Q. Could you tell us what it means to you to have come from 1997 where you were having a lot of difficulties, both on and off the court, now you're at a career high again, first US Open final?

TODD MARTIN: Well, I'm thrilled that I'm playing better tennis than I ever have. There are many times in '97 that I would have never expected that or even hoped for that. But in the same token, I wish my father could be here to experience it, too. I'm thrilled that my mother and my sister came out for this weekend.

Q. Andre had a point-blank shot at you in this match. How close did he come to leaving the words "US Open" on your forehead?

TODD MARTIN: Not very close because I was going to make sure I was under the net by the time he hit it. But my racquet was still up there, so if he had gone for my head, literally, if he had hit my head or been accurate enough, I think he did go for me, but if he had been more accurate, I think I would have hit a winner (laughter).

Q. In Washington, he beat you pretty handily. What kind of adjustments did you make today to give him trouble?

TODD MARTIN: I think the fact that the court was a little quicker helped me. He served better a couple weeks ago in Washington, and I served much better than I did in Washington. I think the fact that he served better a couple weeks ago allowed me to win the two tiebreakers and have more opportunities throughout the course of the match on his serve. The fact that I served better and I played immeasurably better the whole match than I did in Washington, DC.

Q. Which match ultimately will mean more to you, the one against Rusedski or this one?

TODD MARTIN: It's hard to say which one's going to mean more. You know, it's hard to believe that I'll ever forget that I was in the finals of the US Open, who I played, how I played. Then again, I had one heck of a great experience in my fourth-round match against Greg. I wouldn't expect to forget that either. One finished with euphoria, and one finished with pleasure in the moment, just thoroughly enjoying being in that arena, albeit not being able to win that last point.

Q. How different was the exchange after the match at the net with Andre than a normal match or any other match that you had in the tournament?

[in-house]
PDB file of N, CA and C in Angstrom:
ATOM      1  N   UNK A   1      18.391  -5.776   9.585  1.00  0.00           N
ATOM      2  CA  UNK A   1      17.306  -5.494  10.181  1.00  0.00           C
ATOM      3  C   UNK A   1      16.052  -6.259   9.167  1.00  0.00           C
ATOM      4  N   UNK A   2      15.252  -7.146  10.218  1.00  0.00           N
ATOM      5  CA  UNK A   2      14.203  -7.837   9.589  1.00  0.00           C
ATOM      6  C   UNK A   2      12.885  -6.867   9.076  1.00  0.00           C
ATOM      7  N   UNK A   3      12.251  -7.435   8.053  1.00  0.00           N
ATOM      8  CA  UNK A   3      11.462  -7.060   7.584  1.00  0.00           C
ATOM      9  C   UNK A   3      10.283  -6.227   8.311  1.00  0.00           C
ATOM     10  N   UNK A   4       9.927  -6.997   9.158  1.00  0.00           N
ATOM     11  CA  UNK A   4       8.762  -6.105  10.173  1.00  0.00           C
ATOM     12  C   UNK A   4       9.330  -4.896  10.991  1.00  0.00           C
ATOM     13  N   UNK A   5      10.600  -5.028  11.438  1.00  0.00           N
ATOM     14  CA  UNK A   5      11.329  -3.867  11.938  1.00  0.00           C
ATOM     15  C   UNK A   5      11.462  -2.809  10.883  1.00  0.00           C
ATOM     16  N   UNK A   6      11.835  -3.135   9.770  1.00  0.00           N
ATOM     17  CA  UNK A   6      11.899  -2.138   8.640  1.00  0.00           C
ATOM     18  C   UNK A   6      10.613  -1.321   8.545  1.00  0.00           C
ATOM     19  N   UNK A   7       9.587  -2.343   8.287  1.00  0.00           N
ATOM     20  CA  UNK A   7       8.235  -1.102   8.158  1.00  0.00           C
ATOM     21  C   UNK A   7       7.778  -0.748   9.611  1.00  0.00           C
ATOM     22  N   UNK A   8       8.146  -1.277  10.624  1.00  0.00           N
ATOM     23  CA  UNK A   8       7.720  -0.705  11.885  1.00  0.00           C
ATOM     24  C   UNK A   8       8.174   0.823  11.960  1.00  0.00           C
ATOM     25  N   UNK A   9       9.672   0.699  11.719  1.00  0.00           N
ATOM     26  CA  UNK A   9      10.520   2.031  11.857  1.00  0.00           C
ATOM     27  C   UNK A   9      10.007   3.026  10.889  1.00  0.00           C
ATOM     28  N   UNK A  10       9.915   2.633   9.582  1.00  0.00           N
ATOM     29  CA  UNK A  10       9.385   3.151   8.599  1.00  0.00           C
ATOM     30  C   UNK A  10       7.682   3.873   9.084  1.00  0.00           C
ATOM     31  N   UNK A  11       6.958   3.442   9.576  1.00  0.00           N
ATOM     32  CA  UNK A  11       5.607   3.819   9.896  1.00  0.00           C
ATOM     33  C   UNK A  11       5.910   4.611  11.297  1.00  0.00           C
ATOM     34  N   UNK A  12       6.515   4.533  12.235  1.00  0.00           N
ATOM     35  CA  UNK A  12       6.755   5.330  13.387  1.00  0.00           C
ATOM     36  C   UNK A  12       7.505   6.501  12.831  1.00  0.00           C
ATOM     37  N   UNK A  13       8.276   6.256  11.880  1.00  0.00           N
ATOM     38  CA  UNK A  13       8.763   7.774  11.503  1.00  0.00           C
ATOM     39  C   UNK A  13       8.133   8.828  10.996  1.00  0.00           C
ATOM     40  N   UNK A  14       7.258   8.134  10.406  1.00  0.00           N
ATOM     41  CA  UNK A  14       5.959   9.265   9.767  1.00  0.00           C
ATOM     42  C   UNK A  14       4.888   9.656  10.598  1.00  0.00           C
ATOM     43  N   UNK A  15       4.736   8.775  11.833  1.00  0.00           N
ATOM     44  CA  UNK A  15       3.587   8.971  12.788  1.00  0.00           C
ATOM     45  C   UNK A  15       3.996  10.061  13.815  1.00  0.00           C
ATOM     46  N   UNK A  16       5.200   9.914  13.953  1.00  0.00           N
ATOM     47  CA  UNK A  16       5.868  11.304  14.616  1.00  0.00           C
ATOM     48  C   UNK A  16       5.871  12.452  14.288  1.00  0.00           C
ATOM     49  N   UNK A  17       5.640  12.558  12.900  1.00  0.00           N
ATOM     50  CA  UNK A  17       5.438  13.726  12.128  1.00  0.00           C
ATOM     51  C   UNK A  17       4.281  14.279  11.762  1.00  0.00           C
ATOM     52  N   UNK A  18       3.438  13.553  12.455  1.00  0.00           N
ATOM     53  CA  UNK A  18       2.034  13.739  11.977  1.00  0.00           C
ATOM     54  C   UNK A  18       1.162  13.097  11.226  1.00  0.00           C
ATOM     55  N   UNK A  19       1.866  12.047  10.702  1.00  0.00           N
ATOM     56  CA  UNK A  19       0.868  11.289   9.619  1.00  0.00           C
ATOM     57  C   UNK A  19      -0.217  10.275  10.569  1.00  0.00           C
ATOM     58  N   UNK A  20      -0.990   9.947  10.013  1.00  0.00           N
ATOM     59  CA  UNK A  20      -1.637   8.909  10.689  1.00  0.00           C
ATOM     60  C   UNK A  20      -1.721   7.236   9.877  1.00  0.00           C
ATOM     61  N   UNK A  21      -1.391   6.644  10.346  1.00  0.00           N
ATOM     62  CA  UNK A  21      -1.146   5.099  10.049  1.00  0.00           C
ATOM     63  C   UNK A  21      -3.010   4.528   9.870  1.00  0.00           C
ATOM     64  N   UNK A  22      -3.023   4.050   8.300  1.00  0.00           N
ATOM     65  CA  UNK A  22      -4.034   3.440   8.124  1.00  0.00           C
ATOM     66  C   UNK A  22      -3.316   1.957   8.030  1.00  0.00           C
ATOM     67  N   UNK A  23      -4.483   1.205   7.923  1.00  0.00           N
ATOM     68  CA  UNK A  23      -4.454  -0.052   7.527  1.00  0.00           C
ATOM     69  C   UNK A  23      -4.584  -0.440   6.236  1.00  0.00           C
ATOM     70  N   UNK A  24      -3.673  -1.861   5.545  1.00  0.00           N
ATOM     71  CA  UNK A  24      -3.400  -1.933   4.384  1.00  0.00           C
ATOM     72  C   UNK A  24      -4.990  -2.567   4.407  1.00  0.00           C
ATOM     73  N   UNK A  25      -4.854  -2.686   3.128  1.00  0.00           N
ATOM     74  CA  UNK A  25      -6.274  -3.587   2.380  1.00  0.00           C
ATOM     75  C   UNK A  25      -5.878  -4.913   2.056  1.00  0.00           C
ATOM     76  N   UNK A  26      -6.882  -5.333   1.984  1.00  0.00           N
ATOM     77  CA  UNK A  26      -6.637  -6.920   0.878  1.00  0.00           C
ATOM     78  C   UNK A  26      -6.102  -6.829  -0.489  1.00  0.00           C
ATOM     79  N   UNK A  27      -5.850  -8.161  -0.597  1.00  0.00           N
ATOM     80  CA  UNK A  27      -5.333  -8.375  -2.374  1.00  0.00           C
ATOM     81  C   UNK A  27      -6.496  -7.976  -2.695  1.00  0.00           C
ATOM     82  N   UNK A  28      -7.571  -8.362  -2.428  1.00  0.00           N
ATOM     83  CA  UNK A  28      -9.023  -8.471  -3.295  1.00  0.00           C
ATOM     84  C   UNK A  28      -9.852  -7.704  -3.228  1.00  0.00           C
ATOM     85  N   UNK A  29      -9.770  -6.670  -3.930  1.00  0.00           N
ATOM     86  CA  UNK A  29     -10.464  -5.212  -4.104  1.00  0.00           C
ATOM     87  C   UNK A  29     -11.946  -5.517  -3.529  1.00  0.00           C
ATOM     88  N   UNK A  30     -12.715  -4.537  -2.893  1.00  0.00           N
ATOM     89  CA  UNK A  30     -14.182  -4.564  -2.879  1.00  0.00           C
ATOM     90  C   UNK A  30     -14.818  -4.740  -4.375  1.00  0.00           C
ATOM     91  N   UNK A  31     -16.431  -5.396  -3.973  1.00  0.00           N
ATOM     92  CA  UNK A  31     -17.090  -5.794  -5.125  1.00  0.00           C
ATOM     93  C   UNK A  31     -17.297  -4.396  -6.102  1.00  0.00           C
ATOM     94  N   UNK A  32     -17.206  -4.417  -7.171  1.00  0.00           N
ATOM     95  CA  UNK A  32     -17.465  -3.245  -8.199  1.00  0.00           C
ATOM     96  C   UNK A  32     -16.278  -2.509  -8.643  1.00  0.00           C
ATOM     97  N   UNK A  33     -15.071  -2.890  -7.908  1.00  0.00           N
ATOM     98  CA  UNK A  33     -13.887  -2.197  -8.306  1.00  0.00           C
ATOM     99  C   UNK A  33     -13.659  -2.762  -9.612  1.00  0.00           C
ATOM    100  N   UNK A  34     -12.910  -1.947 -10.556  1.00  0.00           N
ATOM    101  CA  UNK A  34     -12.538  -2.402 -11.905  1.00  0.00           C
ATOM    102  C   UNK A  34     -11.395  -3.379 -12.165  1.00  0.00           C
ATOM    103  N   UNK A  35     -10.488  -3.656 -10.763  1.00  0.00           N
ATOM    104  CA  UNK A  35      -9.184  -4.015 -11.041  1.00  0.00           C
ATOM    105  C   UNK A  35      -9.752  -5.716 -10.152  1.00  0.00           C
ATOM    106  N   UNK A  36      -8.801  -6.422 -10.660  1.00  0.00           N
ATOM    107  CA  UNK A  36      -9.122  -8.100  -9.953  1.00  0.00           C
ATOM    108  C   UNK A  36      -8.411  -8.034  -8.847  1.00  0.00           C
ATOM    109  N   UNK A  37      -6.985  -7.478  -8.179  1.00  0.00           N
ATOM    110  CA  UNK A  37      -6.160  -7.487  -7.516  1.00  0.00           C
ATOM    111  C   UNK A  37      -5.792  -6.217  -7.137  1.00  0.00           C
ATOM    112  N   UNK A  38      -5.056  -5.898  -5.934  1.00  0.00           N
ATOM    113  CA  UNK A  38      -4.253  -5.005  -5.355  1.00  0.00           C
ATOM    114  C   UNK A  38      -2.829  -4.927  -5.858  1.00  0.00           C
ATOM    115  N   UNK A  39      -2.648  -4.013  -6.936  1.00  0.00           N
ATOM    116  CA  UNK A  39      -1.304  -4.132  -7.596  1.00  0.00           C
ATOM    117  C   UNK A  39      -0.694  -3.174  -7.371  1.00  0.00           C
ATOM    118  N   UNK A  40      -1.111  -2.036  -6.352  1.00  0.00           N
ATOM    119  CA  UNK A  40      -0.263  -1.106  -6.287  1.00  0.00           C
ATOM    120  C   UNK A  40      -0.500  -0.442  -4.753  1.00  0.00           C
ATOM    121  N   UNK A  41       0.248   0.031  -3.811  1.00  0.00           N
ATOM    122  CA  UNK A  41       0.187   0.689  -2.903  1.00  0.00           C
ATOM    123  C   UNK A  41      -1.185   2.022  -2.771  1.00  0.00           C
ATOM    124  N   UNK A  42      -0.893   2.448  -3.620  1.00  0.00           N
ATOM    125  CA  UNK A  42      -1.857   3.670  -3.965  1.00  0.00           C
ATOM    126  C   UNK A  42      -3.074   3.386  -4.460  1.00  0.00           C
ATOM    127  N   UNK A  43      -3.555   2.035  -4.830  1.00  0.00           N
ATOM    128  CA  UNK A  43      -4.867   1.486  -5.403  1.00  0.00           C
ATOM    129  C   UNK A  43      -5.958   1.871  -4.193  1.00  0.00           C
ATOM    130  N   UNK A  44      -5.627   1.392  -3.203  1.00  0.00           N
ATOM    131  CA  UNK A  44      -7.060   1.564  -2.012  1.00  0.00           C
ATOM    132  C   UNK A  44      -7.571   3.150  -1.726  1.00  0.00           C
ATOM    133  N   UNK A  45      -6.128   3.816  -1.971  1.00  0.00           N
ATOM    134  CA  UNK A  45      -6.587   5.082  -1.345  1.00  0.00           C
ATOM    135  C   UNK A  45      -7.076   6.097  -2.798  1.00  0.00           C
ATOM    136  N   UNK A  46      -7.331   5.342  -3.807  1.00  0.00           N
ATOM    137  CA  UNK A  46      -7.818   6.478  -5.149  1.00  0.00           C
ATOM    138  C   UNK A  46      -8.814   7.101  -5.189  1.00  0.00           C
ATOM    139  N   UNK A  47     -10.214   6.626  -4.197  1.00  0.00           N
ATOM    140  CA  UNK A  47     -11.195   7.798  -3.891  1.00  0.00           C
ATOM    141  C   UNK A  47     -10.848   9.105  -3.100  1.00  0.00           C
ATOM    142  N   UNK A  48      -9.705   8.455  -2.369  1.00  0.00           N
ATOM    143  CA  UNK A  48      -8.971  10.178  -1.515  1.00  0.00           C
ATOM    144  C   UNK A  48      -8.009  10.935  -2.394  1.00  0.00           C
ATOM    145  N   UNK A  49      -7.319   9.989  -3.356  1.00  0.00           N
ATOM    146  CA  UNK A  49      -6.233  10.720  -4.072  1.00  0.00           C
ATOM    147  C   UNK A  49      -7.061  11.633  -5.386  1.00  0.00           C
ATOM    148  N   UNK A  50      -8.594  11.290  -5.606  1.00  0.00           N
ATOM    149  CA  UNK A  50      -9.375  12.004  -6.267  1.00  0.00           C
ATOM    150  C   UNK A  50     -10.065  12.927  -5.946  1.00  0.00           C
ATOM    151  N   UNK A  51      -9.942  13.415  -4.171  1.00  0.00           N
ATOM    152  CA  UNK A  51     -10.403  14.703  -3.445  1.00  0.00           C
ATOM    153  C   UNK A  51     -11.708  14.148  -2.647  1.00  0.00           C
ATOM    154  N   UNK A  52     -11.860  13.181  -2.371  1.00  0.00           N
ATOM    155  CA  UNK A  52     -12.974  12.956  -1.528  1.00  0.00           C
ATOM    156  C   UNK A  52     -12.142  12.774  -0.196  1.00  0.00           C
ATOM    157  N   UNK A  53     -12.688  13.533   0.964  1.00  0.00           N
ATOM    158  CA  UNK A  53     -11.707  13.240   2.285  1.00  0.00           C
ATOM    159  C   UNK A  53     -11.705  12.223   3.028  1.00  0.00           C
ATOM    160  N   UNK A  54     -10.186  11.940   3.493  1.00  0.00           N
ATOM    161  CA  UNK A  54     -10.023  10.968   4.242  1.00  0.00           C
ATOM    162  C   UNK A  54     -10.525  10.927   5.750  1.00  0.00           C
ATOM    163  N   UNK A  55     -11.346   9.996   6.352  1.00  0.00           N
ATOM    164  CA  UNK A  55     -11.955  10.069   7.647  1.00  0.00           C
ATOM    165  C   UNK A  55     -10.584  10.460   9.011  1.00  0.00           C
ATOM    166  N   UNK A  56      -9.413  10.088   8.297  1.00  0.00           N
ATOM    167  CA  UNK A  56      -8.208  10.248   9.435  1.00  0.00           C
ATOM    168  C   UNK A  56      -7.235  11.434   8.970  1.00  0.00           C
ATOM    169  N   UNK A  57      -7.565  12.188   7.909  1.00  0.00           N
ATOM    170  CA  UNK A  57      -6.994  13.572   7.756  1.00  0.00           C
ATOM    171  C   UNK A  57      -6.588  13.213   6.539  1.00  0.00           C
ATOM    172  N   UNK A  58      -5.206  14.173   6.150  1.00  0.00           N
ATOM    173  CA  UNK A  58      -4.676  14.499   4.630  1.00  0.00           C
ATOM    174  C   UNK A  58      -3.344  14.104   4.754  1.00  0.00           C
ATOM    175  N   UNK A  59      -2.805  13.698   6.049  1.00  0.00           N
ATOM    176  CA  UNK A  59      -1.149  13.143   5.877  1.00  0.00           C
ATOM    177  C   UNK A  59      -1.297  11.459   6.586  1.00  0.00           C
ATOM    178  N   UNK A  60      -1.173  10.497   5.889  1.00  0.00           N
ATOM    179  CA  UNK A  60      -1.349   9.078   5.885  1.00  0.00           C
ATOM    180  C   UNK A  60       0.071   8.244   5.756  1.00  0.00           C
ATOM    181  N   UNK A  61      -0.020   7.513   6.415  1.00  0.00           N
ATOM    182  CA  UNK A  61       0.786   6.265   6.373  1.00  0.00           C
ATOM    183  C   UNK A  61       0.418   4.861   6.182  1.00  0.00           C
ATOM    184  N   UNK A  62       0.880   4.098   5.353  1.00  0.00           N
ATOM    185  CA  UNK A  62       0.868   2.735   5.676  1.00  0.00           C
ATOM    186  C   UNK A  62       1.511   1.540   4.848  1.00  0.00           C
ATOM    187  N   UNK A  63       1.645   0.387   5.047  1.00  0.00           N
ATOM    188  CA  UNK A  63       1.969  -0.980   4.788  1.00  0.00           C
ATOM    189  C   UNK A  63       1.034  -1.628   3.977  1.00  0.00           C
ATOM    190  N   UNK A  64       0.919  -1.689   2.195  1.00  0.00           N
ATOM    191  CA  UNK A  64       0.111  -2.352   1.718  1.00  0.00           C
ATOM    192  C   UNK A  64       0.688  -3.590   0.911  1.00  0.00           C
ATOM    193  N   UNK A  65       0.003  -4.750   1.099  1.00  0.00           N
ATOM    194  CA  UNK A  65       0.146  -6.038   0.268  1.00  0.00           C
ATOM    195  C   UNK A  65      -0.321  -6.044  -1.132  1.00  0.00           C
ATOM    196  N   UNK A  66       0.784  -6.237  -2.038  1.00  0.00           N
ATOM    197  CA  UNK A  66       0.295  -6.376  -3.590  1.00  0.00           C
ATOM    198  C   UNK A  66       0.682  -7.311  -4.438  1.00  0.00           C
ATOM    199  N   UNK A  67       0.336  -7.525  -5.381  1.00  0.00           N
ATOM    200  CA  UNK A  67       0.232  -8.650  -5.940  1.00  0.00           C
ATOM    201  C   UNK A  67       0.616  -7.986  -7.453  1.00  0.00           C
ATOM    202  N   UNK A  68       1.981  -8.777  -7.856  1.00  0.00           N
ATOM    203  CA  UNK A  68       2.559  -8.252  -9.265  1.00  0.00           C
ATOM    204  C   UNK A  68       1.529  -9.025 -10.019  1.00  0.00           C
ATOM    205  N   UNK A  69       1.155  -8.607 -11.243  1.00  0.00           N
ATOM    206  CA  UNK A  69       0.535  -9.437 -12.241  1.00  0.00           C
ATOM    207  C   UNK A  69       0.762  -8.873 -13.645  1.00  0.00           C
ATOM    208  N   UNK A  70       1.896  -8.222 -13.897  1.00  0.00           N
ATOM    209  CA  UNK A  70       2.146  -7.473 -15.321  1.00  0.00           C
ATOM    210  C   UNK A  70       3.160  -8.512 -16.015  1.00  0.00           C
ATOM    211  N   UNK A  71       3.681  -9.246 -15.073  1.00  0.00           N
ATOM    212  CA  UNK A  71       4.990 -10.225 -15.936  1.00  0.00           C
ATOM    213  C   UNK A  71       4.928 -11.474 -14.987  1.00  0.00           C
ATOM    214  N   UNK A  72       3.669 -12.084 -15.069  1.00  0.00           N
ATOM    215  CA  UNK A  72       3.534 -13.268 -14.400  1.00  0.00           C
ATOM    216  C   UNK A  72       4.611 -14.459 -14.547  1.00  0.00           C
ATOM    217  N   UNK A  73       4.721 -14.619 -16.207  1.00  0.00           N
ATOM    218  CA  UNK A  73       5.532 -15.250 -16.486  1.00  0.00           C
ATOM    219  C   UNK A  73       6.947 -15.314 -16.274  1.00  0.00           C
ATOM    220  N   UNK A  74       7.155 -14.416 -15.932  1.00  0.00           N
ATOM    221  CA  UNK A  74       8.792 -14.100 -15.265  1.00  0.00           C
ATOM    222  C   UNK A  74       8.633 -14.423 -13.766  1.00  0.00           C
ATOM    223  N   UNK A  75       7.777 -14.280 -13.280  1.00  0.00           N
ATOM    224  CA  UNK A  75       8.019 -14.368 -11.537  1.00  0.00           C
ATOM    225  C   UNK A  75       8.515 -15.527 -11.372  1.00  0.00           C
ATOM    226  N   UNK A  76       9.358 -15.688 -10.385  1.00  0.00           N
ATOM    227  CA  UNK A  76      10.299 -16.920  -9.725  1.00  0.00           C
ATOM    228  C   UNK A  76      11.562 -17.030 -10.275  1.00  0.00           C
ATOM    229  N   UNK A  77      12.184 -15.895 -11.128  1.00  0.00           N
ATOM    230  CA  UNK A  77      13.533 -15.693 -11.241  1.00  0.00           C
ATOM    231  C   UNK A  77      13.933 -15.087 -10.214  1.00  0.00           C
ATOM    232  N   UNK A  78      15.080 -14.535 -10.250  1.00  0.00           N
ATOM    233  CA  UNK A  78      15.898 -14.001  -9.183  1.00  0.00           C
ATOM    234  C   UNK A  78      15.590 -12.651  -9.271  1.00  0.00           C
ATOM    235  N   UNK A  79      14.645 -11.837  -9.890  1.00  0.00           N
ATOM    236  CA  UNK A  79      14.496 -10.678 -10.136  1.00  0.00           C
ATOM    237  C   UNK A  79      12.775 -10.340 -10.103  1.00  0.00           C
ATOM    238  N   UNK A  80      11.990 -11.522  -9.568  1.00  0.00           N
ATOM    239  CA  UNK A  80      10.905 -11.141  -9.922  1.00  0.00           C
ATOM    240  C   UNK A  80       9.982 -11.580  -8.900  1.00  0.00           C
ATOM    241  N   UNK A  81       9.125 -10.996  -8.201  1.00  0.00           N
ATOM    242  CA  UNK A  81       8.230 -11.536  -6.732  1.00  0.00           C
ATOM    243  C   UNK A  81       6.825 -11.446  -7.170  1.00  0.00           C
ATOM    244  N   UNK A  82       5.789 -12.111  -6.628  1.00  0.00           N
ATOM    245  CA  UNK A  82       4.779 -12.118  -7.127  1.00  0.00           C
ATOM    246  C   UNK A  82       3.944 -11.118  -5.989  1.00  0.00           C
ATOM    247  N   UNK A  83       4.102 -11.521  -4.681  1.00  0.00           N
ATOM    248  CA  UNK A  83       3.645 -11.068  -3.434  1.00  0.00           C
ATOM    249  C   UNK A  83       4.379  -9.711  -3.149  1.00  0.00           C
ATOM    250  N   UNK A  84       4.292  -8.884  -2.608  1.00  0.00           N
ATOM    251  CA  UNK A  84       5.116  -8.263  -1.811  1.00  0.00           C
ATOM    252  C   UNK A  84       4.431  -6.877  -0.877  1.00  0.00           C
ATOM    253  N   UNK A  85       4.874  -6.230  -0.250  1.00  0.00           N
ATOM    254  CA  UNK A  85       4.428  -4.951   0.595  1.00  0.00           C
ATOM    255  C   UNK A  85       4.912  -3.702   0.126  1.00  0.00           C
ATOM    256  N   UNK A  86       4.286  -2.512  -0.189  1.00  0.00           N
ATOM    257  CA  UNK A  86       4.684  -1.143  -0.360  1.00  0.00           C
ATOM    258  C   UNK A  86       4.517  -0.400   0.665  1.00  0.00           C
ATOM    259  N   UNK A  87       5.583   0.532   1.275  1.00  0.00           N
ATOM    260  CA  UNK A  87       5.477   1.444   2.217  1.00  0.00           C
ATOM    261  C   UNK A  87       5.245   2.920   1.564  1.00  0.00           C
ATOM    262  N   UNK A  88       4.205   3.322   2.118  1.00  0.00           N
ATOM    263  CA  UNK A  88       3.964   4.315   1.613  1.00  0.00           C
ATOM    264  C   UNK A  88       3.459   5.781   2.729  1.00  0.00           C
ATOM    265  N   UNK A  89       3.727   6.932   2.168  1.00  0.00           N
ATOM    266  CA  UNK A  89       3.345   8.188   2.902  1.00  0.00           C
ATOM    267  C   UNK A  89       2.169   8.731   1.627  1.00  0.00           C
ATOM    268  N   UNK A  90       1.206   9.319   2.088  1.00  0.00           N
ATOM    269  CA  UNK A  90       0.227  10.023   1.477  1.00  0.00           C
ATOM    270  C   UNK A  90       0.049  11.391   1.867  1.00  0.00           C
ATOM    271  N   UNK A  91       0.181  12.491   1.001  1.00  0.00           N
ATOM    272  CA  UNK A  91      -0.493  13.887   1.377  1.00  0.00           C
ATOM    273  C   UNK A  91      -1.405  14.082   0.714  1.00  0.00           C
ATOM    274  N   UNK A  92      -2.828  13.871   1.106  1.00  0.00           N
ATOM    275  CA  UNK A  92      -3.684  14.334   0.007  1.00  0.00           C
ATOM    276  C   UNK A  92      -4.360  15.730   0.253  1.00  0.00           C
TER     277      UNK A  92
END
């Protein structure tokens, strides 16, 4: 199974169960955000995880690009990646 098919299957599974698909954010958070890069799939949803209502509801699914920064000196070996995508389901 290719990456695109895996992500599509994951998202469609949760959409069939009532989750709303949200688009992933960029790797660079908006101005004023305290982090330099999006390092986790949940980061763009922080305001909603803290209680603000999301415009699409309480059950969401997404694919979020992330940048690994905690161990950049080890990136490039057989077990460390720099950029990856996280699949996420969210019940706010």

TODD MARTIN: Well, I think after a certain number of matches, you get into a situation where whoever lost still had a great tournament. I said the same thing to Cedric yesterday. Andre said, "Great job," even though I lost. I think we both knew that the level of play was very high in one of the most difficult situations to play good tennis in.

Q. Being amongst the top players of the Tour, how difficult is it to work amongst the administration of the Tour at the same time?

TODD MARTIN: Well, it's not difficult. It's enjoyable for me. Sometimes I wish that the meetings that we have aren't the day before a Grand Slam starts. It's a very nice distraction for me to have from hitting tennis balls because for as much as I enjoy playing tennis, it's not as -- it would not be fulfilling if that were the only thing I had.

Q. Is that something you might be doing after your active tennis career?

TODD MARTIN: Administration in tennis? Well, not immediately, no. I'd like to go back to school before I venture into too much else.

Q. Having played this well in this big of a match, does it change your expectations of what you expect from yourself in future matches of this kind of caliber?

TODD MARTIN: No. As well as I did some things today, it will change my understanding of what I'm capable of doing maybe. But, you know, I get asked, probably due to language barrier more than anything else, what do I expect of the upcoming match, what do I expect of myself. There's only one thing I expect: that I'm going to give it my all and work hard in, hopefully, a focused way, doing what I need to do. Listen, if I do that, then I'll hold my head proud and high, regardless of whether I lose to Stefan two weeks ago or to Andre today.

End of FastScripts....